New anti-social behaviour powers are criminalising people merely for being in a public space.
From 20 October 2014, the Anti-Social Behaviour, Crime and Policing Act gave police new ‘dispersal powers’ to bar individuals from public spaces if they think a person’s behaviour could cause ‘harassment, alarm or distress’.
A new Manifesto Club briefing document – published on Wednesday 17 June – shows that police forces across the country are using the new dispersal powers in a pre-emptive and unjust manner.
Police forces declared dispersal zones in response to a wide variety of public gatherings, including ‘Christmas lights switch on’, ‘bonfire night’ and ‘student night’, and in response to ‘nuisance vehicles’ and ‘begging’.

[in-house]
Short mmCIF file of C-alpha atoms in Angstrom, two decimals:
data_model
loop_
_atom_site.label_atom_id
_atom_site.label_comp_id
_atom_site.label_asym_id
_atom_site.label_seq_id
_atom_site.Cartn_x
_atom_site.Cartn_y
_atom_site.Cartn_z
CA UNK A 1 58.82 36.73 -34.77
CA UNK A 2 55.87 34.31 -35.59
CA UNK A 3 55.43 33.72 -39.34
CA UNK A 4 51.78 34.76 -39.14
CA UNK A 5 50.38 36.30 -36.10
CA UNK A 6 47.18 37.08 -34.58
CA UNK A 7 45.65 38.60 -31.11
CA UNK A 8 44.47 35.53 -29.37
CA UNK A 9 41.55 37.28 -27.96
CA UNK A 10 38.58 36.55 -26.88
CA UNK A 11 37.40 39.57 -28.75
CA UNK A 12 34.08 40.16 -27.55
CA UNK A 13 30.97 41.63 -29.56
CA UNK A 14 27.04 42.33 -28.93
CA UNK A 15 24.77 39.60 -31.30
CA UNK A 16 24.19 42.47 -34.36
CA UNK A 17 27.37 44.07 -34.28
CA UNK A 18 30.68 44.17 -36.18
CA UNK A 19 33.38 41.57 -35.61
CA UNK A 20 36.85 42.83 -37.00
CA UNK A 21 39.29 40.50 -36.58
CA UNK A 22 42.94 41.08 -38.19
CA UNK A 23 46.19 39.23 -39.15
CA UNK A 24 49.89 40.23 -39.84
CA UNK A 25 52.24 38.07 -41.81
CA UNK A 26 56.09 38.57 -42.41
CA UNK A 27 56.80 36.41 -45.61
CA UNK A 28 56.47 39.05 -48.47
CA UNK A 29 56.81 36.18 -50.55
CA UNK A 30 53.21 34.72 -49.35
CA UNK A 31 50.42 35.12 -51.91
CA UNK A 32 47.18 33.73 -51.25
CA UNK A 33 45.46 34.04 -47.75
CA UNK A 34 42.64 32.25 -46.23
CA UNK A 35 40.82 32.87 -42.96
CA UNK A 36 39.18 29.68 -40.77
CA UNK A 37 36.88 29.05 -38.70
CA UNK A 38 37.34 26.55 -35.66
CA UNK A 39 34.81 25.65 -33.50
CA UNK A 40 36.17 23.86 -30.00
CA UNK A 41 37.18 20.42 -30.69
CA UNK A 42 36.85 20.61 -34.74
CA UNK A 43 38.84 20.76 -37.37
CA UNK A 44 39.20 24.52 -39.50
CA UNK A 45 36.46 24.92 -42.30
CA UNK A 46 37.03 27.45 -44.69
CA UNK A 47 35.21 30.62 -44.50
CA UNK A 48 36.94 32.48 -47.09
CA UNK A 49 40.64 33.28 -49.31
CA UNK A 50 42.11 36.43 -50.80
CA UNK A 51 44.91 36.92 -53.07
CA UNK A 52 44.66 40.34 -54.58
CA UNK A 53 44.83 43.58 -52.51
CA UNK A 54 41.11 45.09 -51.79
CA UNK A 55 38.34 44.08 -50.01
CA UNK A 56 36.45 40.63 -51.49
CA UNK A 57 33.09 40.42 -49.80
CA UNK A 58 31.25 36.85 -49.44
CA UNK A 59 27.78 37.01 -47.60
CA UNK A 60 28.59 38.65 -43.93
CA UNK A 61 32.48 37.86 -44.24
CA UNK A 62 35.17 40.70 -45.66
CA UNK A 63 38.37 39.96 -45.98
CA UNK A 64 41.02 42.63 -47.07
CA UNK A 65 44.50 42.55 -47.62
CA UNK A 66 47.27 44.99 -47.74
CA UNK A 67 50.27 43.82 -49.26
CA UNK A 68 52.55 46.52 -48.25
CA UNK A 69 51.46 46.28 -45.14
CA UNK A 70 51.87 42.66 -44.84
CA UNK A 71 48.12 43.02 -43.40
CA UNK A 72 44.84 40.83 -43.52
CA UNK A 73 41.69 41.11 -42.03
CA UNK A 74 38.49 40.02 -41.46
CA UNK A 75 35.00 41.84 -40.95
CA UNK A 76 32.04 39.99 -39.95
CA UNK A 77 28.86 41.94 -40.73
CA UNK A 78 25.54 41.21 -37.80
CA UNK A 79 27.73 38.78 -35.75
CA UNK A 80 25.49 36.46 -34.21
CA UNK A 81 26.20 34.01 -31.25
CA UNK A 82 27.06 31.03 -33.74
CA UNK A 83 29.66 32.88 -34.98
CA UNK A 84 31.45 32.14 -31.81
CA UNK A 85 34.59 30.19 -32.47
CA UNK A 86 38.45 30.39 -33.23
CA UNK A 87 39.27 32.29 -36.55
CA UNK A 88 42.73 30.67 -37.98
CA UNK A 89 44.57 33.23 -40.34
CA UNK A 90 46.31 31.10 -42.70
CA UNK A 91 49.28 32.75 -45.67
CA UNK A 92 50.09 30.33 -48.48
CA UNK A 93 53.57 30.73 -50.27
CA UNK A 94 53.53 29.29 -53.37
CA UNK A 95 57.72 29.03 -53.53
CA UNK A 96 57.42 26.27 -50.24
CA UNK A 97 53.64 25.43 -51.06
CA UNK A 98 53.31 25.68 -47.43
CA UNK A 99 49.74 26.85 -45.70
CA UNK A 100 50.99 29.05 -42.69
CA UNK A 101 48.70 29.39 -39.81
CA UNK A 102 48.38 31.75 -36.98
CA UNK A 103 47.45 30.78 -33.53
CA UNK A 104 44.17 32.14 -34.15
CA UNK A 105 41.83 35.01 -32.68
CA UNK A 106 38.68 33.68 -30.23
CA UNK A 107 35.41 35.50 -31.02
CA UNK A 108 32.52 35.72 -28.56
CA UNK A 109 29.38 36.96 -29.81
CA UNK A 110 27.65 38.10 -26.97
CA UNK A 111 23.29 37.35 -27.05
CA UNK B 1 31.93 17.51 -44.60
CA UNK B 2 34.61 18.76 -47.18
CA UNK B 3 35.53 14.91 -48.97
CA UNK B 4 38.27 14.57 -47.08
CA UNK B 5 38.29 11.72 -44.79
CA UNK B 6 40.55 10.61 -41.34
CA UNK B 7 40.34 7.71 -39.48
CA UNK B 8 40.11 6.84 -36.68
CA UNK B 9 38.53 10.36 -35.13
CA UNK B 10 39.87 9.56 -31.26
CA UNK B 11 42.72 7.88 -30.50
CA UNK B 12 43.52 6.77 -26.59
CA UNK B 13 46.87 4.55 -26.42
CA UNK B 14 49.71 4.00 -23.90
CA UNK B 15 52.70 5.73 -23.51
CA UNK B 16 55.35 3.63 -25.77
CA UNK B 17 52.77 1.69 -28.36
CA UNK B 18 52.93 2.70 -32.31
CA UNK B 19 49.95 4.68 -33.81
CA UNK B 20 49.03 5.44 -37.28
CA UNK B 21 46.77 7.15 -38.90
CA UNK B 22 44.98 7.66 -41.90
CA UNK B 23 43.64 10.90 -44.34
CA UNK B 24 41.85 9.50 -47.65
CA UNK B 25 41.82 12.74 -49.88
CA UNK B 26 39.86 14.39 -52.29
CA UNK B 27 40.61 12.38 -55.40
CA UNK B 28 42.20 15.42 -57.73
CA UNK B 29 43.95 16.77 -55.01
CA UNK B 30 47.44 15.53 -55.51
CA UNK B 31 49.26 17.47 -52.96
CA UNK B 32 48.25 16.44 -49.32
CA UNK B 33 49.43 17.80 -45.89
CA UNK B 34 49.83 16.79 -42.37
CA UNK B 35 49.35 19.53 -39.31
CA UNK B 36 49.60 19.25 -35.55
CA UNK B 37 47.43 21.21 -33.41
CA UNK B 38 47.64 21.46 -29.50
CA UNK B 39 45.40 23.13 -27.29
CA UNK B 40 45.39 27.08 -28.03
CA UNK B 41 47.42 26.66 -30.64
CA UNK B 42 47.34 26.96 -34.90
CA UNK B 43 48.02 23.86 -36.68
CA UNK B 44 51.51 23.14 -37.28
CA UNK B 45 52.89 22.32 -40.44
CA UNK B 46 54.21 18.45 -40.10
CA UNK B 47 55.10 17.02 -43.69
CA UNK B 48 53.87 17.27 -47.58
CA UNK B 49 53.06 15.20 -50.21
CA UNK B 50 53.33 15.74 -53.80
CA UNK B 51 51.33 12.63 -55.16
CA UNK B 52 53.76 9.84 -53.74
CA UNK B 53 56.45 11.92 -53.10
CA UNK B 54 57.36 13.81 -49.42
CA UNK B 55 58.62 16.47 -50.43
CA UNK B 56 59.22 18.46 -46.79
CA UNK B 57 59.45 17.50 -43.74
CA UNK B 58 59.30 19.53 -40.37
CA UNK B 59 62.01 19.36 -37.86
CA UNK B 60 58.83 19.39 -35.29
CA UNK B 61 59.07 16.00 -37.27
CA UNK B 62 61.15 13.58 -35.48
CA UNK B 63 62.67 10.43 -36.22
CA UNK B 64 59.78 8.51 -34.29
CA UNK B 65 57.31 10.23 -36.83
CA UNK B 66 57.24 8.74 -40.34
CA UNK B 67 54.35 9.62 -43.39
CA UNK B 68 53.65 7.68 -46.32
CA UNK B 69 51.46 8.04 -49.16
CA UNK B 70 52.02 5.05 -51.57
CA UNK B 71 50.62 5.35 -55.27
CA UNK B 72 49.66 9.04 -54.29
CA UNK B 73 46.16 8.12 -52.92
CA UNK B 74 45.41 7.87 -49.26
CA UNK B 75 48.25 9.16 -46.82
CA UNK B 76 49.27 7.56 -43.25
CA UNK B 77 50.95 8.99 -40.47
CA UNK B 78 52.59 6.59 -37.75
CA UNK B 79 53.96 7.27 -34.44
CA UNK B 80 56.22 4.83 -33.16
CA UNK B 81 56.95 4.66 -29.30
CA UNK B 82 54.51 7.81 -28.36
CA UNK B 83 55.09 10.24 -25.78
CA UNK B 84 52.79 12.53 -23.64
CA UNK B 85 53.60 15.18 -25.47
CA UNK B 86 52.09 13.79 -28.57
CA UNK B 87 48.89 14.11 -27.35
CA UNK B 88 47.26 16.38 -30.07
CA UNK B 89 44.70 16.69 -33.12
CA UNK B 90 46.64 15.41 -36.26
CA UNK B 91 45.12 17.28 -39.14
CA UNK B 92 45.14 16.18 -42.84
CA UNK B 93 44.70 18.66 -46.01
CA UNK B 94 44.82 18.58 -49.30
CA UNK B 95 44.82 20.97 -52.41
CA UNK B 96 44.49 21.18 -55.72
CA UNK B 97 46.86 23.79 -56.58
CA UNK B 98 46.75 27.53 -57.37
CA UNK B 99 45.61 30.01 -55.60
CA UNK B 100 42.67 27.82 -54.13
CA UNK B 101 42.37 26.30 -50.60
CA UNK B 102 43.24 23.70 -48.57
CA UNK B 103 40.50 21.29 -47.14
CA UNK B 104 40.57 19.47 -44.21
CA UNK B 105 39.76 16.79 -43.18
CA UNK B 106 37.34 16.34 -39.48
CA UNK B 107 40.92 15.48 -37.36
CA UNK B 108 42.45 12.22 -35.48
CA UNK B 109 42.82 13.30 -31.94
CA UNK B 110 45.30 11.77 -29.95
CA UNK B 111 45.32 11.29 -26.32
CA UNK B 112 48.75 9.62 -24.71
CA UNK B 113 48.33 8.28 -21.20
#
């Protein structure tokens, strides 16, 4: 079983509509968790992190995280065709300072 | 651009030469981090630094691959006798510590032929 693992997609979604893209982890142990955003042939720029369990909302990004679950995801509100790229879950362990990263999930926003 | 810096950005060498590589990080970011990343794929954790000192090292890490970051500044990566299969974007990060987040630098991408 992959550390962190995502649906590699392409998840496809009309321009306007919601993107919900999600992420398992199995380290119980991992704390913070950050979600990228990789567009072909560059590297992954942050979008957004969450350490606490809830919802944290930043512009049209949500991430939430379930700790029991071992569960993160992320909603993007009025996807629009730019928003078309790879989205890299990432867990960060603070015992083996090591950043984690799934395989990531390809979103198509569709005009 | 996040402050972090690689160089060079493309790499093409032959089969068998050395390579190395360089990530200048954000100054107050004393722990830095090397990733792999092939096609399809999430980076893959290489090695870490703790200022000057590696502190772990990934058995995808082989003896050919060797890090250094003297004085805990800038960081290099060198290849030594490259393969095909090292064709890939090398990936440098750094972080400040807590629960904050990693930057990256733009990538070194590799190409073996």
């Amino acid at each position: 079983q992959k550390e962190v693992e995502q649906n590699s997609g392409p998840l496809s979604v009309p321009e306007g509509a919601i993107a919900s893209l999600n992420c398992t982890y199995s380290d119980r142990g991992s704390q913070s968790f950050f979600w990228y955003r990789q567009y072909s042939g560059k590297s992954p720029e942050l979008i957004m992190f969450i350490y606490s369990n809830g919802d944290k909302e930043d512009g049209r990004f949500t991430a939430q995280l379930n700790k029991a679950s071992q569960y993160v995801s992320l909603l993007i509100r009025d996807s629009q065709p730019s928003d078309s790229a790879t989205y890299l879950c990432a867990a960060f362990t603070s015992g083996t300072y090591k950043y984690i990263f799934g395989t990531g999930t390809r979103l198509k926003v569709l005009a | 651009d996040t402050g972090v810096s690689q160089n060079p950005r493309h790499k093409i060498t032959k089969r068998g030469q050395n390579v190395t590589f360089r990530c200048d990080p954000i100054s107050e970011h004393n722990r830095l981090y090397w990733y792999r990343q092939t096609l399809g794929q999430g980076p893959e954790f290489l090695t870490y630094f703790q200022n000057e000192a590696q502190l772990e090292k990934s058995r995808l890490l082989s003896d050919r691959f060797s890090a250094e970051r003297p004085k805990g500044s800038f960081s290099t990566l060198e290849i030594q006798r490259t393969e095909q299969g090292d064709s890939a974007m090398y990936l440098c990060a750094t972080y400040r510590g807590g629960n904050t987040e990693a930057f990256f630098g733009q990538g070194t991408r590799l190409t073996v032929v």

Those barred from public places include : homeless people; political protesters who were chatting and ‘deciding where to go for a drink'; and football supporters who had pulled up by the side of the road in an isolated area.
A disabled man handing out food for the homeless was barred from central Brighton; he was told that he would be arrested if he re-entered the area.